The internet can be overwhelming for real estate beginners. So my suggestion is that you start out by going to your local library. Go to the reference section and tell the librarian you’re looking for the most current resources for learning how to invest in real estate. The librarian will likely access the library’s online database and point you to a list of magazines, newspapers, and of course books. But be on the look out for DVDs, audio books, and pod casts. Also ask if the library hosts any real estate buying classes, many do.

Another option is attending real estate investment seminars. I’ve gotten offers to attend these in the mail. My advice: choose carefully. Stay away from those that charge. Also go with a firm plan not to buy anything. This way you’ll be able to avoid sales pitches without feeling uncomfortable. By all means be prepared to take notes. If you bring a tape recorder you’ll be able to capture everything from the speaker, as well as questions from the audience.

Know someone in real estate? Invite them to discuss investing tools and tips with you over coffee. Make sure they know that at this time you’re only interested in gathering information, that way you get solid information instead of a sales pitch.

Where to Invest Money

Published March 31, 2009 by starvillanueva

   

Choosing where to invest money is not an easy task for any investor. There are, however, a few basic principles that can be applied to ensure the maximum Return On Investment, or ROI. Using these principles as a guide will help build a pathway to financial independence.

Diversification is an indispensable risk-management practice. By investing in a variety of different financial products, one investment falling through will not ruin an entire portfolio. The old adage says not to put all of one’s eggs in a single basket. Without adequate diversification, a portfolio is at greater risk. An example a diverse portfolio is one that is invested in stocks, mutual funds, bonds and commodities.

Liquidity is another key strategy. Choose investments that can be liquidated with a minimum hassle. A savvy investor doesn’t want to turn down an ideal opportunity because all of their assets are tied up in other, not as lucrative, ventures. Furthermore, liquidity allows an investor quickly to sell off any investments that are in decline and negate any negative impact on a whole portfolio.

Lastly, consider the Speed Of Return, or SOR, on an investment. One way to build success in the marketplace is to choose investments that pay dividends quickly, then re-invest capital, profit, or both. The sooner a return on an investment is made, the sooner that money can be turned around into a larger investment that has the potential to yield an even larger result.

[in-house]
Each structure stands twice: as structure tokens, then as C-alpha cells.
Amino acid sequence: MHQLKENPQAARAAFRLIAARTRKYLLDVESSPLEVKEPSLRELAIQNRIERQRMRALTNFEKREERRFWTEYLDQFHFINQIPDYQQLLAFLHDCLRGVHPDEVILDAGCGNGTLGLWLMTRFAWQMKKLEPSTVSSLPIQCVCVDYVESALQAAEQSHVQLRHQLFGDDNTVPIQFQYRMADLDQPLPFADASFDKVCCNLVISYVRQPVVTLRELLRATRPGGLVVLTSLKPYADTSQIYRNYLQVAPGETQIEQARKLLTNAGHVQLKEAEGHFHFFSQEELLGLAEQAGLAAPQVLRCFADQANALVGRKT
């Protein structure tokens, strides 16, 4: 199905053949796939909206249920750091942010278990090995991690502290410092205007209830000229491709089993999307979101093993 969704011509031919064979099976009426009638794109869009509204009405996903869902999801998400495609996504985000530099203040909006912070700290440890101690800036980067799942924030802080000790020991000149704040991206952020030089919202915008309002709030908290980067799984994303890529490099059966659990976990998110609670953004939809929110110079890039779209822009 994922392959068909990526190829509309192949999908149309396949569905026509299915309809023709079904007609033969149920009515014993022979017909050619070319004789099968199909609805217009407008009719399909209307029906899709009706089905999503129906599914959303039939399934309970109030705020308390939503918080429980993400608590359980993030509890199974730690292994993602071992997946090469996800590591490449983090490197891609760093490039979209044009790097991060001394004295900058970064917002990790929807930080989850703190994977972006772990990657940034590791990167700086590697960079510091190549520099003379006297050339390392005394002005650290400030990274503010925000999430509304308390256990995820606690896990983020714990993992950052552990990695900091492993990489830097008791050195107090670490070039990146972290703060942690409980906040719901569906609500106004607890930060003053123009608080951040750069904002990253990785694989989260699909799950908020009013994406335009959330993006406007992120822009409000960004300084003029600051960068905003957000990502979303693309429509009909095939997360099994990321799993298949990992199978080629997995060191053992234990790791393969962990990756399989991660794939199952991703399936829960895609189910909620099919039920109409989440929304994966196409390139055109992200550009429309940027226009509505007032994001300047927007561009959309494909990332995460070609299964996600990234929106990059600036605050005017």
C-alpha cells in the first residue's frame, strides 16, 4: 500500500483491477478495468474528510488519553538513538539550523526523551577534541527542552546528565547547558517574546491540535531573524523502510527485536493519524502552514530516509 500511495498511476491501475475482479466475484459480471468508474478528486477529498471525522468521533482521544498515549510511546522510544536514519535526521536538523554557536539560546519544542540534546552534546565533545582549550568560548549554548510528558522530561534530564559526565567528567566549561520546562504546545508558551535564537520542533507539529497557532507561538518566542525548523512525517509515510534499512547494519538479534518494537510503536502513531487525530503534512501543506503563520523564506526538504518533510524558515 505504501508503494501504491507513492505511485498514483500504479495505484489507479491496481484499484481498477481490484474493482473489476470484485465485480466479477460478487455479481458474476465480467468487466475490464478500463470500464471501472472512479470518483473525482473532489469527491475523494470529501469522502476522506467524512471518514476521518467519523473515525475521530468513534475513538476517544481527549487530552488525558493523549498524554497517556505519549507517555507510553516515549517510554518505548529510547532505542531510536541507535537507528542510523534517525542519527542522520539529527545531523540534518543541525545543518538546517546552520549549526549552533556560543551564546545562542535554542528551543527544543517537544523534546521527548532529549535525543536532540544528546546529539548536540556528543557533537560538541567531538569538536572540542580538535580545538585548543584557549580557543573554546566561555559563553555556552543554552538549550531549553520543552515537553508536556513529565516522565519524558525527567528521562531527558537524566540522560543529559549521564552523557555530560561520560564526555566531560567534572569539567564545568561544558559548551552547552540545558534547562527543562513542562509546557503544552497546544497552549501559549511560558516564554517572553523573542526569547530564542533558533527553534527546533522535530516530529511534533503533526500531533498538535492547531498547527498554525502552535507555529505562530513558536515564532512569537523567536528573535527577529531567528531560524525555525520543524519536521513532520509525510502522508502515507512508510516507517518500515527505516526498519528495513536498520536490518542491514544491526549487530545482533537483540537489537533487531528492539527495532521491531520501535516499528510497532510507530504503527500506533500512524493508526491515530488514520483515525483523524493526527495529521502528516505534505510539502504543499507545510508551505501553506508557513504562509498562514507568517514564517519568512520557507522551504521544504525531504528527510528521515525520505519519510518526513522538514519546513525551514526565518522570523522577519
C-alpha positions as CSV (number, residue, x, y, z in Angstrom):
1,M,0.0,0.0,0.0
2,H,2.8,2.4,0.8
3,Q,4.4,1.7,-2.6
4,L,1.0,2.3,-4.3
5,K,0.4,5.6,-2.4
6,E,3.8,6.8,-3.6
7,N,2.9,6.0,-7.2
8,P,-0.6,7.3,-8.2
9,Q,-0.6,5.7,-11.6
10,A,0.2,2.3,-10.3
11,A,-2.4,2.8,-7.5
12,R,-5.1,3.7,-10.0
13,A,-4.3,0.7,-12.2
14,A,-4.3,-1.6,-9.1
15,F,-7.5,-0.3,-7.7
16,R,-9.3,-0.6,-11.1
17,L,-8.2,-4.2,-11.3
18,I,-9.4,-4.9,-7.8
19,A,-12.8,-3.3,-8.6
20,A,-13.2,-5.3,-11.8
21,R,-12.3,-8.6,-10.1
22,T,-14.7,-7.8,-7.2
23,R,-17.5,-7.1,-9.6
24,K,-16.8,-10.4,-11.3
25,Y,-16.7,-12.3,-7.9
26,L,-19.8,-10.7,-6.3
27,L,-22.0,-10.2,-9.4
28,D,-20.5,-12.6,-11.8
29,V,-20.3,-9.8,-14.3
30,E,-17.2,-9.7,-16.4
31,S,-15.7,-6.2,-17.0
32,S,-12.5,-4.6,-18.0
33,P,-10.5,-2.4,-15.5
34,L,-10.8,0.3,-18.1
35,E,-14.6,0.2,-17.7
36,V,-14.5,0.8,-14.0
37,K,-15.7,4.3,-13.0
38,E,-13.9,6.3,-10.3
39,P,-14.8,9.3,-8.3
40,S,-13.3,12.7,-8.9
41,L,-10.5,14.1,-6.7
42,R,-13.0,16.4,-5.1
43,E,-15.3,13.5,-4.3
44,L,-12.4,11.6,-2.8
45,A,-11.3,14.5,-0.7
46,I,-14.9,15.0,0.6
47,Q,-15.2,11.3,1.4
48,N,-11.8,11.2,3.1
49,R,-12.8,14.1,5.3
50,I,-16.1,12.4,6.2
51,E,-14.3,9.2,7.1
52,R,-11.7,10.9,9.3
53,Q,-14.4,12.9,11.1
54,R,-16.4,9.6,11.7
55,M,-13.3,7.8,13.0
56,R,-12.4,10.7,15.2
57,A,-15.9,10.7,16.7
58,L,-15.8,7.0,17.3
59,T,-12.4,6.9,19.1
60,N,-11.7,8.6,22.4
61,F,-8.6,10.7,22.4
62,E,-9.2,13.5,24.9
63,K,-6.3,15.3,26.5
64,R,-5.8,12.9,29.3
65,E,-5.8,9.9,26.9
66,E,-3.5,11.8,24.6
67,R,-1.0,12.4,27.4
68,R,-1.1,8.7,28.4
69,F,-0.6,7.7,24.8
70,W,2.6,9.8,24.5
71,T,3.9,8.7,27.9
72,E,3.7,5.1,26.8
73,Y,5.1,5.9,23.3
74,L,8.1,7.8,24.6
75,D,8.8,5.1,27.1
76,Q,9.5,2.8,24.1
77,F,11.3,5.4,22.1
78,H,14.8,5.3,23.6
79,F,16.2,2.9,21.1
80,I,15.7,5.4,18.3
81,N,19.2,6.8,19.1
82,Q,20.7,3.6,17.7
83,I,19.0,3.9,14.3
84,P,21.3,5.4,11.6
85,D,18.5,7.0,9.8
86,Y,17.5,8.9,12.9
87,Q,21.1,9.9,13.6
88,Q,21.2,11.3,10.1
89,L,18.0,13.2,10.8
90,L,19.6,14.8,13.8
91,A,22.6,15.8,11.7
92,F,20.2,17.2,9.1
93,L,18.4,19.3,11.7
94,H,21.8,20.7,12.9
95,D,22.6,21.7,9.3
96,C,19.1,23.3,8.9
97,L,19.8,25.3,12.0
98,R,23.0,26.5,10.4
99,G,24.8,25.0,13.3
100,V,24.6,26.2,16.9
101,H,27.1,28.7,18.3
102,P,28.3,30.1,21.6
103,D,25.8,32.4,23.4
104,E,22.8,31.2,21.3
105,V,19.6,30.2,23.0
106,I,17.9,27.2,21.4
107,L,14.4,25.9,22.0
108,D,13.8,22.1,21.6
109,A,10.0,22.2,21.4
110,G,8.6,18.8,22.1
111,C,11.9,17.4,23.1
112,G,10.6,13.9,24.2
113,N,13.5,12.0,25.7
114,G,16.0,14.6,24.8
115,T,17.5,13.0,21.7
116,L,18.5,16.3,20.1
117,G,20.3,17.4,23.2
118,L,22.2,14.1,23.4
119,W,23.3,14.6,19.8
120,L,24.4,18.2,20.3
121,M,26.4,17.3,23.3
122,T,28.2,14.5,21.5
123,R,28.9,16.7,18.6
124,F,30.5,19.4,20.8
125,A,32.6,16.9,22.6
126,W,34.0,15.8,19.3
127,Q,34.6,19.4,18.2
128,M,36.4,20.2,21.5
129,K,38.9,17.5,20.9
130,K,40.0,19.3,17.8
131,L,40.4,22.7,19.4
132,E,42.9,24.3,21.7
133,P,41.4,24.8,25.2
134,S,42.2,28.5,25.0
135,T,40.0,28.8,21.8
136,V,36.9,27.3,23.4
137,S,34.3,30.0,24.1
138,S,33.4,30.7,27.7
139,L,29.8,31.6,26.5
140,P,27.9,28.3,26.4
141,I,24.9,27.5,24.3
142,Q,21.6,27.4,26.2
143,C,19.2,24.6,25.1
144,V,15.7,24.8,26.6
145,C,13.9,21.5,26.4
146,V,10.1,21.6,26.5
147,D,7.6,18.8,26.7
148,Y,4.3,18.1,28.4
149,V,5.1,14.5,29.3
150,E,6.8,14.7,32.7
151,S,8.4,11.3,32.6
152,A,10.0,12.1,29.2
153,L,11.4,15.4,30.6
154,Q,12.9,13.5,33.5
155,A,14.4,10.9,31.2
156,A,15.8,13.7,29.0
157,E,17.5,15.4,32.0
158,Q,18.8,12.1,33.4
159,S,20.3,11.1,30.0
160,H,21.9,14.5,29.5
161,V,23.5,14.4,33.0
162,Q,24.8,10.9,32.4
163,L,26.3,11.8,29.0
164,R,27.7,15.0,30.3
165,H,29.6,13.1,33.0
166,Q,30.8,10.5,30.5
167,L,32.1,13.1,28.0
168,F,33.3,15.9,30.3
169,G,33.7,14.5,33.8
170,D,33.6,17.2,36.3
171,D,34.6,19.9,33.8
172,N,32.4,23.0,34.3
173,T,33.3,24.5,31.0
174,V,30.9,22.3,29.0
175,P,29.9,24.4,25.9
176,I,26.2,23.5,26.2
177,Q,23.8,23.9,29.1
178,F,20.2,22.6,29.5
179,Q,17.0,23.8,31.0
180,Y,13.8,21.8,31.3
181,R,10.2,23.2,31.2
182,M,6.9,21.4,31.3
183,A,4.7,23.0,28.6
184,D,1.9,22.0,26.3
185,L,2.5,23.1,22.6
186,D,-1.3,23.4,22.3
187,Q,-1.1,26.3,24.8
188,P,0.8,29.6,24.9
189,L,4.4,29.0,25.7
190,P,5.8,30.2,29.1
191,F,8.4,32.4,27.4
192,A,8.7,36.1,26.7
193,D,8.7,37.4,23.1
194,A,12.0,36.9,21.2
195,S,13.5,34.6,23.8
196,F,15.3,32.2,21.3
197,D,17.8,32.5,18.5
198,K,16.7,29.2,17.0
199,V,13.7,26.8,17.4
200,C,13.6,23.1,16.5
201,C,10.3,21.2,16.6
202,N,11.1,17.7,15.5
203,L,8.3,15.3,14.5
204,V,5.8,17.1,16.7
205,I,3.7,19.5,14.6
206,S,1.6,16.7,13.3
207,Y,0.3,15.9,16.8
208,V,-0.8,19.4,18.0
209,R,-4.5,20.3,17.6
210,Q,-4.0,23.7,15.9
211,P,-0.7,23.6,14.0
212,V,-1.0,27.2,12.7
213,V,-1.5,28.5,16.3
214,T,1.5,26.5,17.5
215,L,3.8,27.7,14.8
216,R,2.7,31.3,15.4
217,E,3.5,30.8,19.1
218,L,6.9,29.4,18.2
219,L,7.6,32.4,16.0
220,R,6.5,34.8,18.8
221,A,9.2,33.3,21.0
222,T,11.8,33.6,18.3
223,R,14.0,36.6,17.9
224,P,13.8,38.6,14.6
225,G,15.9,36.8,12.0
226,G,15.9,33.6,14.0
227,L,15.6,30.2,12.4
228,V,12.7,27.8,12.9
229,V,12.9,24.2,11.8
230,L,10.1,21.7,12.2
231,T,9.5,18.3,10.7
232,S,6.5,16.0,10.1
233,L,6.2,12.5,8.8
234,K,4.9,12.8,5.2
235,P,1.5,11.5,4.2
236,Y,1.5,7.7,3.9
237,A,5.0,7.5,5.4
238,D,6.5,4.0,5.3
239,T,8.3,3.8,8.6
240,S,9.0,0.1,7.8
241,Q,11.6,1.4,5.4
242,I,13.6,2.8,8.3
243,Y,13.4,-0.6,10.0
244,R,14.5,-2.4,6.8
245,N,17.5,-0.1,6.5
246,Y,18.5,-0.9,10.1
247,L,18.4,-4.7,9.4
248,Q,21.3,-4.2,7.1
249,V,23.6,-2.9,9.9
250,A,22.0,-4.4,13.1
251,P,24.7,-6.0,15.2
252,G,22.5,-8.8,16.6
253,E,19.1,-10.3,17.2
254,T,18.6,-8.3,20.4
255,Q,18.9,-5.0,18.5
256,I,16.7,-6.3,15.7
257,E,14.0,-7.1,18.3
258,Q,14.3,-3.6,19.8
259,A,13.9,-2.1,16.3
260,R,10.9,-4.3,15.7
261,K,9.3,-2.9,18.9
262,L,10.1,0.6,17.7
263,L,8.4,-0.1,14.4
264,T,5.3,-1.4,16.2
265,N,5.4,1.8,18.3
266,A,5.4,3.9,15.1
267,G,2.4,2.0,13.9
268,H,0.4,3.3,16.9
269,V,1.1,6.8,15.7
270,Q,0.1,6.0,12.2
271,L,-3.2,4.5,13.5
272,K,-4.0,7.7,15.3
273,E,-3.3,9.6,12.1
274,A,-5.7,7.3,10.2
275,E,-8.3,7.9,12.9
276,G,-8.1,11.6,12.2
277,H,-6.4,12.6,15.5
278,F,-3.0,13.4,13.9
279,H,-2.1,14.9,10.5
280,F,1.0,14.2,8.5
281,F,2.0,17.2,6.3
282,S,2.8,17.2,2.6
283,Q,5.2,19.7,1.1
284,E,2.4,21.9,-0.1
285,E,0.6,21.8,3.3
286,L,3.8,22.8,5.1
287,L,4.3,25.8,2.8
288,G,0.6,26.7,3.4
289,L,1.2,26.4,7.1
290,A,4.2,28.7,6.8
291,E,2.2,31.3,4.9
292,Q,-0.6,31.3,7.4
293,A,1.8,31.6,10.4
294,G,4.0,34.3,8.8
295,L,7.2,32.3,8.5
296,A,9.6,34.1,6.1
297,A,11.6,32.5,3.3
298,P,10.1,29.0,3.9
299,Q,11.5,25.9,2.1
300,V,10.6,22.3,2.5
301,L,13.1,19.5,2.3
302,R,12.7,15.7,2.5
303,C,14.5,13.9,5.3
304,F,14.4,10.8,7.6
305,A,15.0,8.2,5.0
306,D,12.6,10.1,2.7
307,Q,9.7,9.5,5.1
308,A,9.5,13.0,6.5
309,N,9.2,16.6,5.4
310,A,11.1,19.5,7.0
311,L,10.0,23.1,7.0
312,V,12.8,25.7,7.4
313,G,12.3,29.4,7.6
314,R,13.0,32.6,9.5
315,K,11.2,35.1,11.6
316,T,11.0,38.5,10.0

Follow these principles and you’ll be a savvy investor who knows exactly where to invest money effectively.

If you need money now, like I mean in the next hour, try what I did. I am making more money now than in my old business and you can too, read the amazing, true story, in the link below. When I joined I was skeptical for just ten seconds before I realized what this was. I was smiling from ear to ear and you will too.

Imagine doubling your money every week with no or little risk! To discover a verified list of Million Dollar Corporations offering you their products at 75% commission to you. Click the link below to learn HOW you will begin compounding your capital towards your first Million Dollars at the easy corporate money program.

* Article Source: http://EzineArticles.com/?expert=Richard_Blaine

My 1st Real Estate Investment

Published September 16, 2008 by starvillanueva


Last February 2007 I handed 12 post dated cheques to my mom because she’ll give it to the Real Estate Agent for my first property investment. I had mixed feelings doing that because during that time I haven’t seen the location yet. The property is located in Amadeo, Metro Tagaytay (5-10mins) from Taal Vista Hote and Casino Filipinol. This was a pre-sell. This means the property is still under development and should be finished anytime soon. I decided to go after it because the terms were pretty good and because my mom also bought lot there for my younger brother & little sis.


It supposed to be 2 years to pay. Fortunately, I was able to lump sum the amount needed to complete it in less than a year. I felt like I need to finish paying it before I bought Condo sooner or later. (Still looking around) Anyway, if the area in La Excelsa Country Homes develops further and it becomes a prime spot, I might rent it out later. Alternatively, I could sell it later to get some potential income.

 * See my 2nd Real Estate Investment: A Condo Unit in Mckinley Hill – The Fort